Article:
But it’s worth highlighting and reflecting on the advances the world has made, because it demonstrates that it can be done—and could provide a template for achieving more.


So what are the signs of progress amid the climate gloom?

The grimmest scenarios that many fretted about just a few years ago look increasingly unlikely. That includes the 4 or 5 °C of warming this century that I and others previously highlighted as a possibility.

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The UN climate panel’s earlier high-end emissions scenario, known as RCP 8.5, had found that global temperatures could rise more than 5 °C by 2100. Those assumptions have been frequently included in studies assessing the risks of climate change, delivering the eye-catching top-end results often cited in the press. (Guilty.)

Some argue that it wasn’t all that plausible in the first place. And the scenario seems increasingly far-fetched given the rapid shift away from coal-fired power plants, initially to lower-emitting natural gas but increasingly toward carbon-free wind and solar.

Global emissions may have already flattened when taking into account recent revisions to land-use changes, meaning updated tallies of the forests, farmlands, and grasslands the world is gaining and losing.

Today, if you layer in all the climate policies already in place around the world, we’re now on track for 2.7 °C of warming this century as a middle estimate, according to Climate Action Tracker. (Similarly, the UN’s latest report found that the planet is likely to warm between 2.1 and 3.5 °C under its “intermediate” emissions scenario.)

If you assume that nations will meet their emissions pledges under the Paris agreement, including the new commitments timed around the recent UN summit in Glasgow, the figure goes down to 2.4 °C. And if every country pulls off its net-zero emissions targets by around the middle of the century, it drops to 1.8 °C.

Given the increasingly strict climate policies and the plummeting costs of solar and wind, we’re about to witness an absolute boom in renewables development. The International Energy Agency, well known for underestimating the growth of renewables in the past, now says that global capacity will rise more than 60% by 2026. At that point, solar, wind, hydroelectric dams, and other renewables facilities will rival the worldwide capacity of fossil-fuel and nuclear plants.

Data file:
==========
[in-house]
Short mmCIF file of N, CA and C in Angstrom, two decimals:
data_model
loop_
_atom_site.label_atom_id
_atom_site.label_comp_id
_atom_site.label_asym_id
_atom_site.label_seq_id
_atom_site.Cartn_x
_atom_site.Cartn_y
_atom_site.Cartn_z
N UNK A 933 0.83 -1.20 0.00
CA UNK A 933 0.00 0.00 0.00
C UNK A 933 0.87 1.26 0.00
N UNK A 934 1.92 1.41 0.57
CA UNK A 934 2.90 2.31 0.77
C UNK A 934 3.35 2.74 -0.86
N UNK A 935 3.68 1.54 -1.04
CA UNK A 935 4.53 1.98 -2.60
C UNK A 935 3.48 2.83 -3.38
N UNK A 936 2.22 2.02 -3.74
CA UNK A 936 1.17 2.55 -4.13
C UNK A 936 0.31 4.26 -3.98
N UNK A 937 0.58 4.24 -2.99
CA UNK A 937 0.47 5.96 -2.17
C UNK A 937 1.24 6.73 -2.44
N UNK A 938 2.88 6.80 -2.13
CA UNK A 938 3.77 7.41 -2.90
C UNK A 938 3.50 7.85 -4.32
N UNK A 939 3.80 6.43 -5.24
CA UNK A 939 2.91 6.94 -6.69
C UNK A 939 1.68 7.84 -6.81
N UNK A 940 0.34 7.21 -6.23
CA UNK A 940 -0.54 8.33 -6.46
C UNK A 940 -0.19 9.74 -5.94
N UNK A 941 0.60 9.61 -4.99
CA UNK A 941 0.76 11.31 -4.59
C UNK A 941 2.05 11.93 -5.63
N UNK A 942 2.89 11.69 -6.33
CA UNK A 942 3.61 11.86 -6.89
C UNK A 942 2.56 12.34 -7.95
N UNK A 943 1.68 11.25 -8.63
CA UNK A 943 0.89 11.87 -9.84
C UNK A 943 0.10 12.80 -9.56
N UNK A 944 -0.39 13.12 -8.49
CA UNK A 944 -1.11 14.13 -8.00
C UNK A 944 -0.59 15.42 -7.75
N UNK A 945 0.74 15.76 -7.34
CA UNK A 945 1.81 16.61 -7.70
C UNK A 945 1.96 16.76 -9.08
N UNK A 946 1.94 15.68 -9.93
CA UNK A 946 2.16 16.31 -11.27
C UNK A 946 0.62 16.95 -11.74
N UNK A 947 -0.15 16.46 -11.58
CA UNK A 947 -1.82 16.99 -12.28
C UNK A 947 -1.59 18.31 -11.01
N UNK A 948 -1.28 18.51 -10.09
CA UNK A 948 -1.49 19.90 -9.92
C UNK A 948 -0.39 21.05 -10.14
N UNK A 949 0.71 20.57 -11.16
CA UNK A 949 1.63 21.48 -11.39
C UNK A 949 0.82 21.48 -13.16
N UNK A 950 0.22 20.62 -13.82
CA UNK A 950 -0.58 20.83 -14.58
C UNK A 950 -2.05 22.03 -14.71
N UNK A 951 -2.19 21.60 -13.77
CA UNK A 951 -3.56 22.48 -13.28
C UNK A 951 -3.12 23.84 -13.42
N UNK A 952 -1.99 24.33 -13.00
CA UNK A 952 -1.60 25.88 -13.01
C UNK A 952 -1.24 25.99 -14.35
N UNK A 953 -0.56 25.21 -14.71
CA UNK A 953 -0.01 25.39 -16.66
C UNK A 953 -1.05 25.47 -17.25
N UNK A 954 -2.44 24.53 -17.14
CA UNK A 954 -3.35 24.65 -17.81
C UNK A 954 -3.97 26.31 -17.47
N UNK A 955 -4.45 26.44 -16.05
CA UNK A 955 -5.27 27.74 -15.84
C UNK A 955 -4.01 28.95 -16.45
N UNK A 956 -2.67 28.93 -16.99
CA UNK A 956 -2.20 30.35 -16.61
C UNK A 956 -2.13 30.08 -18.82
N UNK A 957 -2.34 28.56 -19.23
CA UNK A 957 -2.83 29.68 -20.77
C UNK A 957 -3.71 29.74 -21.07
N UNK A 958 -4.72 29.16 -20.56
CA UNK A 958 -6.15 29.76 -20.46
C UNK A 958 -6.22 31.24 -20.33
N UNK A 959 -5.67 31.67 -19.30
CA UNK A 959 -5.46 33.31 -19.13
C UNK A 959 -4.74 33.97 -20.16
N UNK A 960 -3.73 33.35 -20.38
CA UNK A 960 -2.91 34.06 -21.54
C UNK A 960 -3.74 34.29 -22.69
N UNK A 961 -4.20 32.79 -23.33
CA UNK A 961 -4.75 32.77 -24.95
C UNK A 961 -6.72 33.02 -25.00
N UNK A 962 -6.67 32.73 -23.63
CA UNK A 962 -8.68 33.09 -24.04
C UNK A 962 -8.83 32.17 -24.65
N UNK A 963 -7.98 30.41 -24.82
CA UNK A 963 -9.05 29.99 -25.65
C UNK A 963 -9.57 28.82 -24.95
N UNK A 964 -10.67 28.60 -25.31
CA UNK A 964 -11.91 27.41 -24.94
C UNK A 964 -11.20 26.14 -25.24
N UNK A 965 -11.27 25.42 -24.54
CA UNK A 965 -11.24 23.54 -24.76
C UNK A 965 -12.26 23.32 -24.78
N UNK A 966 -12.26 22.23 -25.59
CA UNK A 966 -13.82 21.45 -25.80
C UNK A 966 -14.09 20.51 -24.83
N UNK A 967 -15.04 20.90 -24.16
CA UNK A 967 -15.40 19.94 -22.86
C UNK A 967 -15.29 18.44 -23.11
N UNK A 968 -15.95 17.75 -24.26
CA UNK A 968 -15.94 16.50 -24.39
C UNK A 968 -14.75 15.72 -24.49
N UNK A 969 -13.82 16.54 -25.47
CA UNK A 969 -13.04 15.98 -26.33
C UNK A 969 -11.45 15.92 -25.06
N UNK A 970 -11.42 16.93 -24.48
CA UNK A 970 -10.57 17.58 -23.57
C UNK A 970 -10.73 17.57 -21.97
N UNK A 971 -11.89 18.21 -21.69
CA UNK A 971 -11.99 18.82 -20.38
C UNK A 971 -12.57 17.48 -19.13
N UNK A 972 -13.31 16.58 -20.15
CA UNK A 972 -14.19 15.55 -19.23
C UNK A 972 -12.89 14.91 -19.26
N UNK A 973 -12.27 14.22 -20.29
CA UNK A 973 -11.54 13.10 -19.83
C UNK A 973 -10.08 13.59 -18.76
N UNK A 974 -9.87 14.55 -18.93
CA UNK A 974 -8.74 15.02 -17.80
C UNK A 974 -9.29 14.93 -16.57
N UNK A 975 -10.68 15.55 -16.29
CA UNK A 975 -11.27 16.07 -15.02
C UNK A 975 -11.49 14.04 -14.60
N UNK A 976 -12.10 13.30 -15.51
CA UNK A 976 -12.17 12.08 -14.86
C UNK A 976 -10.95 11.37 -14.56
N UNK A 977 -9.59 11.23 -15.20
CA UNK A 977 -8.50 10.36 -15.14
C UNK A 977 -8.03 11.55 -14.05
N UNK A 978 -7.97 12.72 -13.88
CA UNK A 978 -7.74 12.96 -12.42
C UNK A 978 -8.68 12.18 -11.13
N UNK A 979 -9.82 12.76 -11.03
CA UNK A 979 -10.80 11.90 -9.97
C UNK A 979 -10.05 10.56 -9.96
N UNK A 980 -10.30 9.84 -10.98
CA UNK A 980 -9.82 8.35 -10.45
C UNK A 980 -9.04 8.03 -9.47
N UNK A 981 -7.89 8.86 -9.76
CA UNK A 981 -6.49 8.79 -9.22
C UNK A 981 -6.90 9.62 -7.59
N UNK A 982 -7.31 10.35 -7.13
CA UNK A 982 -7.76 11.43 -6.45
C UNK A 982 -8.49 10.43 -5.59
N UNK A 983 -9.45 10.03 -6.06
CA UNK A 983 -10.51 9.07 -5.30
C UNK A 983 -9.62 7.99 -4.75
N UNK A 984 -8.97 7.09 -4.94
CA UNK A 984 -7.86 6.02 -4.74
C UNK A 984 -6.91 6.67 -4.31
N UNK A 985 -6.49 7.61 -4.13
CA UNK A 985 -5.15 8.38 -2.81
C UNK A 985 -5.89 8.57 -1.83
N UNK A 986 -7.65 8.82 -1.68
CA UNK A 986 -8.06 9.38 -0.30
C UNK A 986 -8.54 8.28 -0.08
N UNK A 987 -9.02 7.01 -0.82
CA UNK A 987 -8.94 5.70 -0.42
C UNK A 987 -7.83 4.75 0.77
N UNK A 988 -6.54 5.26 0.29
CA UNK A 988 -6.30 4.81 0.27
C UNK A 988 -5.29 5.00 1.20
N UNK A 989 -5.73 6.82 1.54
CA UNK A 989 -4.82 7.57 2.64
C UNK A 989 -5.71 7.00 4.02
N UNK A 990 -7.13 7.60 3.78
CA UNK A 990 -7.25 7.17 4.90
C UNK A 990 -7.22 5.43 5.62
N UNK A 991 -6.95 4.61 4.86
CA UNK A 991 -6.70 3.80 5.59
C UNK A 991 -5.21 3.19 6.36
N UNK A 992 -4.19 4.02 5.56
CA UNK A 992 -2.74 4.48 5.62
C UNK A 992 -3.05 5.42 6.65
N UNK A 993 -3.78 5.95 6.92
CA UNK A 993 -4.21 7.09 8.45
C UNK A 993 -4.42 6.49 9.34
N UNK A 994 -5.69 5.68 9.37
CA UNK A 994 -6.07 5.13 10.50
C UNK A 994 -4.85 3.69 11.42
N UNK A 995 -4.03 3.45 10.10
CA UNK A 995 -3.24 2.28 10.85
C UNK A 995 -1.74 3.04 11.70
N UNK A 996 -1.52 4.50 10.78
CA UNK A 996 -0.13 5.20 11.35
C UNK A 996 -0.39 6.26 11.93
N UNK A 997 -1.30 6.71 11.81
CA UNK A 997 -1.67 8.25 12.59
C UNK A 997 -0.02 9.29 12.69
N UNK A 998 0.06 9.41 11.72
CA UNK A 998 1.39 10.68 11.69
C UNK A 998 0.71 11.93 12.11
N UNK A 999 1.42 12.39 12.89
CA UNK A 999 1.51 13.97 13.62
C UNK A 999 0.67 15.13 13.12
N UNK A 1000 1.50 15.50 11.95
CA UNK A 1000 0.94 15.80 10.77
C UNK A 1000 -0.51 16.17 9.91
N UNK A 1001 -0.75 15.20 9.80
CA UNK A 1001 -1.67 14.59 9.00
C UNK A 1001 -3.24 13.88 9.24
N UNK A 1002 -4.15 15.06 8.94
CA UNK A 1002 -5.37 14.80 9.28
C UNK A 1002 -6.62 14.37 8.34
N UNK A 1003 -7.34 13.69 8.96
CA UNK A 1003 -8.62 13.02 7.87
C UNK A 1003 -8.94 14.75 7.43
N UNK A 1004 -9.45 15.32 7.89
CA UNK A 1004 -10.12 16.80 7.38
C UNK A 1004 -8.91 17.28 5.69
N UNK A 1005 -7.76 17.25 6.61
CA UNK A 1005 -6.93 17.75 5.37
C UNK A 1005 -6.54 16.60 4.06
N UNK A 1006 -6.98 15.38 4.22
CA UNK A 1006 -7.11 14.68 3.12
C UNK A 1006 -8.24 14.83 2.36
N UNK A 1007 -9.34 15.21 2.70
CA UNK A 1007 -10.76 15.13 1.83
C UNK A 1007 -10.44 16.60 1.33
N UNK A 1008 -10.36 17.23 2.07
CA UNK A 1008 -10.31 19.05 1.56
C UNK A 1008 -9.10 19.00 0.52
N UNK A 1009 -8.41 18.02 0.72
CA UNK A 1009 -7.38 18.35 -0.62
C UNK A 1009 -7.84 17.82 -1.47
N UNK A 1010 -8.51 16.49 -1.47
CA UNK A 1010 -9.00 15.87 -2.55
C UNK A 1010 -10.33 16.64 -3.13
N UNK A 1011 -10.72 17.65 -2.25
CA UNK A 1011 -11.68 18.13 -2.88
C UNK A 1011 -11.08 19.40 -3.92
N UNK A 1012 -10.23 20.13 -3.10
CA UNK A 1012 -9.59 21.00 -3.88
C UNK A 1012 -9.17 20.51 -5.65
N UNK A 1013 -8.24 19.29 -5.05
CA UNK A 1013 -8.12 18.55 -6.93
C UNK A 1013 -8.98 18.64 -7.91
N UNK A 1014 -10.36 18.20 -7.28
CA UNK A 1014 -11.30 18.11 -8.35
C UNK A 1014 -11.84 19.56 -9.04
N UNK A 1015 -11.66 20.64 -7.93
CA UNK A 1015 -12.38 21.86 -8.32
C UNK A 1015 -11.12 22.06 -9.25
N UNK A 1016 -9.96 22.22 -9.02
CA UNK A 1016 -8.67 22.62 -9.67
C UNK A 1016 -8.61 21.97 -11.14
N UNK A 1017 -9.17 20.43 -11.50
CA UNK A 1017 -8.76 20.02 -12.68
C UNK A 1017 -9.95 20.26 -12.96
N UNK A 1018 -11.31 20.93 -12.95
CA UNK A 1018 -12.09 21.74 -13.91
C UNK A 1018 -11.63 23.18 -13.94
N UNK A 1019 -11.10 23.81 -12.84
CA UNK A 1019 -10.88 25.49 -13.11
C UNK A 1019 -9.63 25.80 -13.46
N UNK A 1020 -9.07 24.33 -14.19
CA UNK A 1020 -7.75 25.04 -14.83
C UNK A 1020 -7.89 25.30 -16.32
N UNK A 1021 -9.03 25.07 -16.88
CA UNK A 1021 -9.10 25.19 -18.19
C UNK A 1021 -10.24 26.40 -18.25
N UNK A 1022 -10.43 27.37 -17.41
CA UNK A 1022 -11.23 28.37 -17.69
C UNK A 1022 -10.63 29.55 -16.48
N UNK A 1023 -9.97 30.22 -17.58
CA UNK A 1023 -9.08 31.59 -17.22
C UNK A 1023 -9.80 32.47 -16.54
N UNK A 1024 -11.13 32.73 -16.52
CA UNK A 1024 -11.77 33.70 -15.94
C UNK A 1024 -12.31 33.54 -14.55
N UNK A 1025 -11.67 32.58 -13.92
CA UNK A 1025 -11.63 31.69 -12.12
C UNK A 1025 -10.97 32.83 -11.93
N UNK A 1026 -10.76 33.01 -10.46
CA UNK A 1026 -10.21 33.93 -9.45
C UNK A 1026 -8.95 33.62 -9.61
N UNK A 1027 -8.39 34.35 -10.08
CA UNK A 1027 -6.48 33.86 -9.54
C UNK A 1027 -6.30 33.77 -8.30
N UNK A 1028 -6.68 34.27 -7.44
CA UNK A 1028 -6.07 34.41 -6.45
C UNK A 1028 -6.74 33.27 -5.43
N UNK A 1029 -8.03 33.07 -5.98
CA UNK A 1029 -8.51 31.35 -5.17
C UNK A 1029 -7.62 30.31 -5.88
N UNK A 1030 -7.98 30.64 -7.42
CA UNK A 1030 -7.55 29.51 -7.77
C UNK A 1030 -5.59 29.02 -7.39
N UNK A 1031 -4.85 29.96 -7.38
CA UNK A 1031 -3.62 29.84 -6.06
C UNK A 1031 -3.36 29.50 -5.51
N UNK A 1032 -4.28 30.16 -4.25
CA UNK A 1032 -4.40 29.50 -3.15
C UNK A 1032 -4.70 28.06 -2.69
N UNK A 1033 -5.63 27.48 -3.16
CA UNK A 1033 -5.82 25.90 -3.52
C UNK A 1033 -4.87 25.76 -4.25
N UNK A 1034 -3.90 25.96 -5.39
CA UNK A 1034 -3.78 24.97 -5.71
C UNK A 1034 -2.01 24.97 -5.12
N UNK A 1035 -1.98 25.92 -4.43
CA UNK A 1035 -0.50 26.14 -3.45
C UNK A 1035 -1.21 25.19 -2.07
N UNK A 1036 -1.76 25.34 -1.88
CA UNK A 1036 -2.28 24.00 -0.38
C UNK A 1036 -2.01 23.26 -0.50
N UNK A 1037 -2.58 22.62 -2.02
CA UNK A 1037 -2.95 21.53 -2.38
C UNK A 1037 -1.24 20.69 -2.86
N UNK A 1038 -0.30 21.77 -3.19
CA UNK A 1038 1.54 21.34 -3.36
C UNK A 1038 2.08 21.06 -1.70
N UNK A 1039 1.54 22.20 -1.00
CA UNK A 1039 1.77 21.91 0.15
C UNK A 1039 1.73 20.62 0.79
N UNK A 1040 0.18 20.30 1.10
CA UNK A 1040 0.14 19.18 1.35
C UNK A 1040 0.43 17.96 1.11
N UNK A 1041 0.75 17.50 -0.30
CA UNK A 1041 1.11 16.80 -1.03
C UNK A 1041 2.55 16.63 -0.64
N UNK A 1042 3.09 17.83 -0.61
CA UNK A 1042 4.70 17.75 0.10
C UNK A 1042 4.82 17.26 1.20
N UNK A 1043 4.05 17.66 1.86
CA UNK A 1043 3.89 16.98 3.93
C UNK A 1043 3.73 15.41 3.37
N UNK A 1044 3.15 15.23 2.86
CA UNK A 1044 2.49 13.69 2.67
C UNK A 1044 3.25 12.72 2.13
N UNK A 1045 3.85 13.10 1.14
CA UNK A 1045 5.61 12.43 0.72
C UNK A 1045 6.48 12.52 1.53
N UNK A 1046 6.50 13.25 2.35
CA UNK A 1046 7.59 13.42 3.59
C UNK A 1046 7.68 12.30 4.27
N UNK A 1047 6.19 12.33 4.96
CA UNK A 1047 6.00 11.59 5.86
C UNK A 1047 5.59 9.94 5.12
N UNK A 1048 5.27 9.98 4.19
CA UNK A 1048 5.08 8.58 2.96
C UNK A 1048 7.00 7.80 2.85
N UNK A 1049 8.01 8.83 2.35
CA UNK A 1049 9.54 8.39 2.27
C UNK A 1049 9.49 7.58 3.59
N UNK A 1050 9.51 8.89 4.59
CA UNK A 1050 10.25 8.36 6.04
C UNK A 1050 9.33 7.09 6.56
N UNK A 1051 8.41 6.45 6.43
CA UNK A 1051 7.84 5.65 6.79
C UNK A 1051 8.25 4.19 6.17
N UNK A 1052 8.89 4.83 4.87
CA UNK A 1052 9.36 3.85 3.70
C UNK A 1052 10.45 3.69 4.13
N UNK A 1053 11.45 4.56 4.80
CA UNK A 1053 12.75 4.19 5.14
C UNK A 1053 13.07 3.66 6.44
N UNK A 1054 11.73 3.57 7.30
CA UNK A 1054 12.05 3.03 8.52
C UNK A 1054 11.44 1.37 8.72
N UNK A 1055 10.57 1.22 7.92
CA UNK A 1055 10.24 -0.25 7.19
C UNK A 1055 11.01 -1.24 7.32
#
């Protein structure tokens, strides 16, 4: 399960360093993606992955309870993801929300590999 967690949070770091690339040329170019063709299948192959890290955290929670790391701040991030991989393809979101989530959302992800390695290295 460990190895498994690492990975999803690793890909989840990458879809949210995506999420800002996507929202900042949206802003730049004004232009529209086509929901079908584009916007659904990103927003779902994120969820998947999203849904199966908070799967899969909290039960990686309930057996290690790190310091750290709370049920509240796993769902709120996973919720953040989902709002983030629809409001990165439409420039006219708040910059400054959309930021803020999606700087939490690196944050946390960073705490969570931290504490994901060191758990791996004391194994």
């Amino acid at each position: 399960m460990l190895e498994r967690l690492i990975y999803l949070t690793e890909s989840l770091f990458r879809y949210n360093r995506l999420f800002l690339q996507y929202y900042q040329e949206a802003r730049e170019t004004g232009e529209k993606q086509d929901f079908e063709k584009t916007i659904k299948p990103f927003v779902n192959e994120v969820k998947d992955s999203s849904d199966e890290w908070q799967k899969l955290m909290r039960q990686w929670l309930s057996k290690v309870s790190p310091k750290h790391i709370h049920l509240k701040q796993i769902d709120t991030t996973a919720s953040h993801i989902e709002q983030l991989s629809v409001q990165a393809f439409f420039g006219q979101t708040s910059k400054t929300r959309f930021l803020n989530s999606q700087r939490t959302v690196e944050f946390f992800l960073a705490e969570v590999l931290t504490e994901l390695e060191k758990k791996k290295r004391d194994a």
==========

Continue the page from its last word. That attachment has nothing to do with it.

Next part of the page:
Sales of new electric vehicles, bumping along in the low single digits for years, are also taking off. They’ll reach around 5.6 million this year, leaping more than 80% over 2020 figures, as automakers release more models and governments enact increasingly aggressive policies, according to BloombergNEF.

Electric vehicles climbed from 2.8% of new sales in the first half of 2019 to 7% during the first half of 2021, with particularly large gains in China and Europe. Zero-emissions vehicles will make up nearly 30% of all new purchases by 2030, the research firm projects.


Meanwhile, there are plenty of signs of technological progress. Researchers and companies are figuring out ways to produce carbon-free steel and cement. Plant-based meat alternatives are getting tastier and more popular faster than anyone expected. Businesses are building increasingly large plants to suck carbon dioxide out of the air. Venture capital investments into climate and clean-tech startups have risen to levels never before seen, totaling more than $30 billion through the third quarter, according to PitchBook.

And here’s an important and counterintuitive finding: While dangerous, extreme weather events are becoming increasingly common or severe, the world seems to be getting a lot better at keeping people safer from them. The average number of deaths from natural disasters has generally dropped sharply in recent decades.

“We have better technologies to predict storms, wildfires, and floods; infrastructure to protect ourselves; and networks to cooperate and recover when a disaster does strike,” noted Hannah Ritchie, head of research at Our World of Data, in an recent Wired UK essay, citing her own research.

This provides additional hope that with the right investments into climate adaption measures like seawalls and community cooling centers, we’ll be able to manage some of the increased risks we’ll face. Rich nations that have emitted the most greenhouse gases, however, must provide financial assistance to help poor countries bolster their defenses.

A realistic baseline

Some folks have seized on these improving signs to argue that climate change isn’t going to be all that bad. That’s nonsense. The world is, by any measure, still dramatically underreacting to the rising risks.

A planet that’s nearly 3 °C hotter would be a far more dangerous and unpredictable place. Those temperatures threaten to wipe out coral reefs, sink major parts of our coastal cities and low-lying islands, and subject millions of people to far greater risks of extreme heat waves, droughts, famines, and floods.